More? Well I did start to worry that certain parts of the audio range weren't being handled quite as well as others. I did wonder if this was just my poor old ears not being up to the job any more but I read up on the items I have and identified the 34 preamp as a common customer for a refurb. Well the before and after reviews used lots of audiophile words that make me, as an Electronic Engineer (retired), very suspicious that the people involved haven't a clue what they are talking about but I invested in appropriate bag of capacitors and chips from the Dada Electronics online shop and had a big rebuild session.
Now can I be careful to point out that if you haven't worked on electronic systems repairs this is not a nice job. I have done the time and I have the workshop gear so it wasn't a problem to me but I can see beginners coming unstuck with this sort of work. Did the rebuild help? I think it did. Certainly I haven't noticed the effect since. There is probably an audiophile word for it but I'd say it was intermodulation distortion but that's based on my ears not a good spectrum analyser. Oh, and while I had the 34 apart I took the opportunity to move component C44 from S2 to S3 so the default selection on power up is now CD not RADIO. So I'm lazy.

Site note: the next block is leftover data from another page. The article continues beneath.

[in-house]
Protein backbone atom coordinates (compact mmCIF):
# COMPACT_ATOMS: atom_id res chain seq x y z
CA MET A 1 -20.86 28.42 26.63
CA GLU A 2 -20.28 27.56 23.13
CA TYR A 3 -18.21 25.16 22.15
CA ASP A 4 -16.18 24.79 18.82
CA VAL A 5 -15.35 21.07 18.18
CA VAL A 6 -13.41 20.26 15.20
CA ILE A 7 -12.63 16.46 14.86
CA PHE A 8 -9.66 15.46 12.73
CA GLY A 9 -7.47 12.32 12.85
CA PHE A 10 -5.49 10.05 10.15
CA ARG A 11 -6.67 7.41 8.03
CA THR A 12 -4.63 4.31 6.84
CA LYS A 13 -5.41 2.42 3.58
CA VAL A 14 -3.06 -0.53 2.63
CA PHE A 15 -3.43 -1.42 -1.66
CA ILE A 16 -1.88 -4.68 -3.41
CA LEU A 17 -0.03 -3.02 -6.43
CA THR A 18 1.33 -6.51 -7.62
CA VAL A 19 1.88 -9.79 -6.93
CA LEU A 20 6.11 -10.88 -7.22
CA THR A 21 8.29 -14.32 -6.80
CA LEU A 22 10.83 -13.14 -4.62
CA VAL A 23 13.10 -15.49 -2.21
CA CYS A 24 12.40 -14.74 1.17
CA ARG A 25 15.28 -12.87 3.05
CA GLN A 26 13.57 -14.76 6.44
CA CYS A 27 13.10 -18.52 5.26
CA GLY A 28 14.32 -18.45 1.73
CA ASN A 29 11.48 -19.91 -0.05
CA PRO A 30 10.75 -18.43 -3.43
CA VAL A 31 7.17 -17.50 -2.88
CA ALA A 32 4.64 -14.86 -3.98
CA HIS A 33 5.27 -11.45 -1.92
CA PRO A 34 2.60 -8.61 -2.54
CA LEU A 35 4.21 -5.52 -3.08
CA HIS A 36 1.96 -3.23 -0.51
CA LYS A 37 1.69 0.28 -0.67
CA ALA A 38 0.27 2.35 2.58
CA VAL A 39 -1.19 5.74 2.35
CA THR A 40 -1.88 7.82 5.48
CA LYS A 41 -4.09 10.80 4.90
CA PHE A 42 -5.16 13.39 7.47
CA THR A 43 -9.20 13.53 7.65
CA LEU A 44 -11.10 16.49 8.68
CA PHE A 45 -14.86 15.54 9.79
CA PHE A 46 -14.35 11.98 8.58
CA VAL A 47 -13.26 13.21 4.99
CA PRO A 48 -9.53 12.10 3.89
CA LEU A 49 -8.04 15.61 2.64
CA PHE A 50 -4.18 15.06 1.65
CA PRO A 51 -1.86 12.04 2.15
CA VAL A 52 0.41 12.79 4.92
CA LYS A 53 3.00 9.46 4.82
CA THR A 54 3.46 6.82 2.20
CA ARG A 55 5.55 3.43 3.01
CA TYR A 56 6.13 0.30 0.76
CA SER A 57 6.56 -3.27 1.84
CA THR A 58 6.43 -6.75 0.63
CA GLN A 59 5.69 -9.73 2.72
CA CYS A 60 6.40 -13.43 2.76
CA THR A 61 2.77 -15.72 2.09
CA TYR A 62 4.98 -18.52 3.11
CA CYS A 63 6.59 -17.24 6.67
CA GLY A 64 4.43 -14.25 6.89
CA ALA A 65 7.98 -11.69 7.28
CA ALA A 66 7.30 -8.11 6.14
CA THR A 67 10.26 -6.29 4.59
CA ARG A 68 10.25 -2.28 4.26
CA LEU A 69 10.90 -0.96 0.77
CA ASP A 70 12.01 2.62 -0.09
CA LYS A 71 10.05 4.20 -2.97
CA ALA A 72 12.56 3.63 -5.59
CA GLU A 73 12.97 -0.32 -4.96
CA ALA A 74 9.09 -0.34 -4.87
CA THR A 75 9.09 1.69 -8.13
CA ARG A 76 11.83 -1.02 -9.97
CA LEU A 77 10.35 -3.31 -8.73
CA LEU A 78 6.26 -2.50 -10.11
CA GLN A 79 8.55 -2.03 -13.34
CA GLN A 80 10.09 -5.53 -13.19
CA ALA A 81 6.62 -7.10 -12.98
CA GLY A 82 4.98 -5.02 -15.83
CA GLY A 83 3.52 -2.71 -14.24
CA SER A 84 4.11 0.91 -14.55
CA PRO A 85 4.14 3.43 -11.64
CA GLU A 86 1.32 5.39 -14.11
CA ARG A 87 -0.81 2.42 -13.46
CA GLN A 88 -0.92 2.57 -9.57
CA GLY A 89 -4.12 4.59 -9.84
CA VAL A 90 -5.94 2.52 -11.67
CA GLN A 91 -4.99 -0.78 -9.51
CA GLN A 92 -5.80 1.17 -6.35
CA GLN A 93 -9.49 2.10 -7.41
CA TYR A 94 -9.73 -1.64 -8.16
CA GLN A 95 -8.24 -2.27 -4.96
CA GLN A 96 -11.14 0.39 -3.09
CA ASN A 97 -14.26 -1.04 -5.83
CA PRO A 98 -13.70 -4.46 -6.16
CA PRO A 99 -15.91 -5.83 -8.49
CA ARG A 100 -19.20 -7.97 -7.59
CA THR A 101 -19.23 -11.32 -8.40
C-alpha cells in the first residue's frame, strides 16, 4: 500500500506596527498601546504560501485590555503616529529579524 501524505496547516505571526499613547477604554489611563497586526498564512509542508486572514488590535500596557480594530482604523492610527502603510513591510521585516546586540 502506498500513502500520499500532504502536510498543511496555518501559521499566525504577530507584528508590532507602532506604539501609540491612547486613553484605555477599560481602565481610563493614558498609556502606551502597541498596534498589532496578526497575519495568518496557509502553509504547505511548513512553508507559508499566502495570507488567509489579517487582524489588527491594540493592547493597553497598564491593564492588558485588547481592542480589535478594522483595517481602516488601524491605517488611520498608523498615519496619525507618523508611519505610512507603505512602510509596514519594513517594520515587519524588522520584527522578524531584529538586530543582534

Well we are all very happy together. I sit at my desk and click for music and it is just the music with no colouration from the system playing it. It's all that I wanted all those years ago. As a friend of mine once said "You can't hear good hi-fi, it adds nothing and takes nothing away".
As I type this Disc 1 of Miles Davis 'Kind of Blue' is running to an end. Life is good.